Giving your audience a glimpse into your character’s past tells them something about who he is today, and why. A gangster may have lived a dreary life as a street urchin, abandoned by the adults he trusted, left to stealing food to survive. Or a child who once dreamed of being a cowboy finds his modern technology-filled world isn’t what he planned, but he somehow finally gets the chance to shuck the briefcase and rat race to ride the great plains.
By creating the dream sequence you can tell a lot without having to make a longer, drawn-out story and you can flesh-out your subject’s character from a two to a three-dimensional persona. You are giving your story what they call in Hollywood, “discovery”. You fill in some of the blanks in the storyline.
Dream sequences can be achieved with just a little bit of work, or they can be very intense effect sequences requiring a whole team of CGI artists. Luckily for us, we can explore some common special effect techniques and learn how to make this effect work well.
First of all, you’re going to lead into this sequence with something happening in the present. So you have a choice to go one of two routes to the dream sequence. Few films take a very dry approach to the transition between present and a dream by doing a simple cut-only transition. This technique has a greater chance of confusing the audience as it may not be entirely obvious that the following scene takes place in the past. Filmmakers will often take advantage of this confusion when the experience of the film is supposed to be mysterious or misleading. But at some point, the viewer will start to piece it together. Another option, which is more common, is to use a cross dissolve transition to imply the passage of time. One scene dissolves into the other scene and the viewer is aware that there’s a time change, although they won’t know exactly whether or not we’re moving back in time or forward.
You don’t always have to use a cross dissolve to imply a passage of time. Editors have gotten more creative with their techniques and use sound effects to relay the same idea to the audience. The TV Show Lost is a terrific example of the “whoosh” sound effect. This is used throughout the series to move forward and backward in time (and the whoosh is used for parallel storylines, too). A quick Google search for “woosh sound effect” will turn up a variety of options, including some royalty-free whooshes. What can be better than that?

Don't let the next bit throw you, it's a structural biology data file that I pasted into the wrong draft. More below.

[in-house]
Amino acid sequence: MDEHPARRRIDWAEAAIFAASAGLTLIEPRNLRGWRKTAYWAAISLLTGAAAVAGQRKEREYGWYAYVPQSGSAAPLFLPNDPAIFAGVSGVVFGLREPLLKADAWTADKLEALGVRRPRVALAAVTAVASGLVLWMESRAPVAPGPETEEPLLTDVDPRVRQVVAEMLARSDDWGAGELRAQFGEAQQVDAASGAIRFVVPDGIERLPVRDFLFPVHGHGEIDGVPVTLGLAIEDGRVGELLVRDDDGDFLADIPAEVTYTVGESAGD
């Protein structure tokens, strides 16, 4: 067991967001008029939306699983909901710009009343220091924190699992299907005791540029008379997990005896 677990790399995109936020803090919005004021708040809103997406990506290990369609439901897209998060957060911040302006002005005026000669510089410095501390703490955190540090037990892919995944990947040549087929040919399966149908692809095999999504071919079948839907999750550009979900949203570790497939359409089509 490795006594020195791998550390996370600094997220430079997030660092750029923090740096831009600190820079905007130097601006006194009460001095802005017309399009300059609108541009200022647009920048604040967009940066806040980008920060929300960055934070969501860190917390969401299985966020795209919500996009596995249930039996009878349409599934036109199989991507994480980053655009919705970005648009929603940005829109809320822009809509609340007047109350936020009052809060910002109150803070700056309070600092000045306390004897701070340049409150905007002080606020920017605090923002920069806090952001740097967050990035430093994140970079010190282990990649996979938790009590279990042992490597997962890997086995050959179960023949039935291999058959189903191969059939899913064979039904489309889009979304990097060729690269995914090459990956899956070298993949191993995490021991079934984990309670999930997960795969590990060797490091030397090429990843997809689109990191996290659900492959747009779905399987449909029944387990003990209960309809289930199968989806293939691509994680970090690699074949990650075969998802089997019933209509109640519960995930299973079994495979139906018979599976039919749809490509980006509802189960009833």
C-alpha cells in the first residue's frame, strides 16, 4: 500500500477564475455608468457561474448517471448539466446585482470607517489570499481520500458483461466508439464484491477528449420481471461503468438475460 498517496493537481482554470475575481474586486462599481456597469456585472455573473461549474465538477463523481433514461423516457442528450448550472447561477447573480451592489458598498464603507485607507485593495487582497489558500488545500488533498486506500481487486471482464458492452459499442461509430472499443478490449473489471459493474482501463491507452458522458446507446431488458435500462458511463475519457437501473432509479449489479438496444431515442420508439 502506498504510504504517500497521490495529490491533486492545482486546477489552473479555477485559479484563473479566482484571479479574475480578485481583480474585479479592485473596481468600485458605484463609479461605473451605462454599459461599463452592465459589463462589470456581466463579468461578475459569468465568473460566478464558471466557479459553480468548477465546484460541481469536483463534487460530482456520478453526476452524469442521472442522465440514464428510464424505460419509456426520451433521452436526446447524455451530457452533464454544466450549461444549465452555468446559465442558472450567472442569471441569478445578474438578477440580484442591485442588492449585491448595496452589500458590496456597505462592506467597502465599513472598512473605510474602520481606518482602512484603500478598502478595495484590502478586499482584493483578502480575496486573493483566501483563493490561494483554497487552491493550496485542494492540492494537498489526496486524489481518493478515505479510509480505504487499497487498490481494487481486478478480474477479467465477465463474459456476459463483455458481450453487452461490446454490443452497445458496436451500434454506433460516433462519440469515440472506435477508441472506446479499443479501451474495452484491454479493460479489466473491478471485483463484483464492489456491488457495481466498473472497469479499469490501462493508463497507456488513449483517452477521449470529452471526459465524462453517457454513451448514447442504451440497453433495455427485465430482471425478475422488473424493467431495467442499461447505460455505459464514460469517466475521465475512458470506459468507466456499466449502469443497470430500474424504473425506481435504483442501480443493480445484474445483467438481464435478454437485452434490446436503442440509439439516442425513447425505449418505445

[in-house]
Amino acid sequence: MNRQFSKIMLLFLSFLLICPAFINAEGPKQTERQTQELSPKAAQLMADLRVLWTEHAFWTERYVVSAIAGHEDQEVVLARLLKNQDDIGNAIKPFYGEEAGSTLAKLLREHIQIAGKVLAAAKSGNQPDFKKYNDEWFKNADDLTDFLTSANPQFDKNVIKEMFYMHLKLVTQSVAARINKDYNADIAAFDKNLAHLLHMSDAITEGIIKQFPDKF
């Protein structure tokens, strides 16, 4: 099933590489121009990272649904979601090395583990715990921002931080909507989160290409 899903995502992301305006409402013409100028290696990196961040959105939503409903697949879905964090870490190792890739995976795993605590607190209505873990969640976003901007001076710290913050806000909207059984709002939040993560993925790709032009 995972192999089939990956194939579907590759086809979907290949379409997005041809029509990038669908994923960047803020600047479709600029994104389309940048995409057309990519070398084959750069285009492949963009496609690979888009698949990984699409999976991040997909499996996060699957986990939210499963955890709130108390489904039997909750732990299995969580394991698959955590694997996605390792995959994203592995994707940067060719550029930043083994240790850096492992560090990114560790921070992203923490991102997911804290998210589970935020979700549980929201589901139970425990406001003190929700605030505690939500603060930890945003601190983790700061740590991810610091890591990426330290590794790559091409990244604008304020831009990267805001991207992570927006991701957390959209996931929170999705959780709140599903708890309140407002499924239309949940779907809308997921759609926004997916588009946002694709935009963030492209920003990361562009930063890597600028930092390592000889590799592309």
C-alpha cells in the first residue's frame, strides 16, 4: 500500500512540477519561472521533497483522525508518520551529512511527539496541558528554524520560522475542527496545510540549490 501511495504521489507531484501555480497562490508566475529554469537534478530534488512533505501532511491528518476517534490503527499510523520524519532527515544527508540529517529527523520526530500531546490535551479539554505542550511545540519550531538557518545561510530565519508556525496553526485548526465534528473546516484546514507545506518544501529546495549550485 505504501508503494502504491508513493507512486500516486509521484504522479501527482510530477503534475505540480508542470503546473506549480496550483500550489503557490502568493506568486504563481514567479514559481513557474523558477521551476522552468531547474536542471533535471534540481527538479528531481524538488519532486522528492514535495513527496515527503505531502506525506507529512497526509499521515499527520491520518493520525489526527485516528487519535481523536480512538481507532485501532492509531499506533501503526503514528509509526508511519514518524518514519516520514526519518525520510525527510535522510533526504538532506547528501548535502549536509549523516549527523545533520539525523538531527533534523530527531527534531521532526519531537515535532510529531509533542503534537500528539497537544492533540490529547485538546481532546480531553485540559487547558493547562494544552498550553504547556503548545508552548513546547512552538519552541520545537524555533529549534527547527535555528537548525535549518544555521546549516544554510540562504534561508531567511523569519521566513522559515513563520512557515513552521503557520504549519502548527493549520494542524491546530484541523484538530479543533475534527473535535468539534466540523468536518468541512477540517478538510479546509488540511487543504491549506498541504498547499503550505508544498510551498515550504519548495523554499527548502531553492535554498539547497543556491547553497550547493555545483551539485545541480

When using a whoosh sound effect, it can work really well if you match it with a visual cue as well. For example, you have a character in present time walking through a restaurant. A waiter crosses before the camera, blocking the view momentarily. As the woosh sound effect starts, the waiter’s movement across the camera match nicely. Now the waiter clears the camera and we’re in the past, no longer at the restaurant but at a school yard with our character.
Choose Transitions Wisely
It’s important that you choose this transition wisely. If your viewers absolutely need to be aware that the time has changed, then be a little more deliberate with your effects. It would be rather convincing to use the cross-dissolve with the woosh (if not too distracting for some). Meanwhile, if you’re telling a mysterious story and you don’t want your audience to know just exactly the importance of this dream sequence, a dry, simple cut will do. Whatever you do, make sure to remember that typically the same effect is used again to move the story back to present time. Make sure to plan for that.
Implying the Past
With the transition out of the way, we can get into the fun parts. First, we’ll build the look that will imply the past. This is ideal for flashbacks. The same storytelling principle applies here as well. If you want to leave your audience in suspense, perhaps doing less is more. But, we’ll assume that we need to do our best to imply that we have moved to a scene that takes place in the past.
One easy and sure way to communicate to the audience that a scene is taking place in the past is to use a black and white filter. Moving from a color image to a black and white image is considered a clear movement to the past. Many video-editing applications have these filters built into the effects folder. It can be as simple as dragging and dropping the filter on top of each shot that takes place in the past.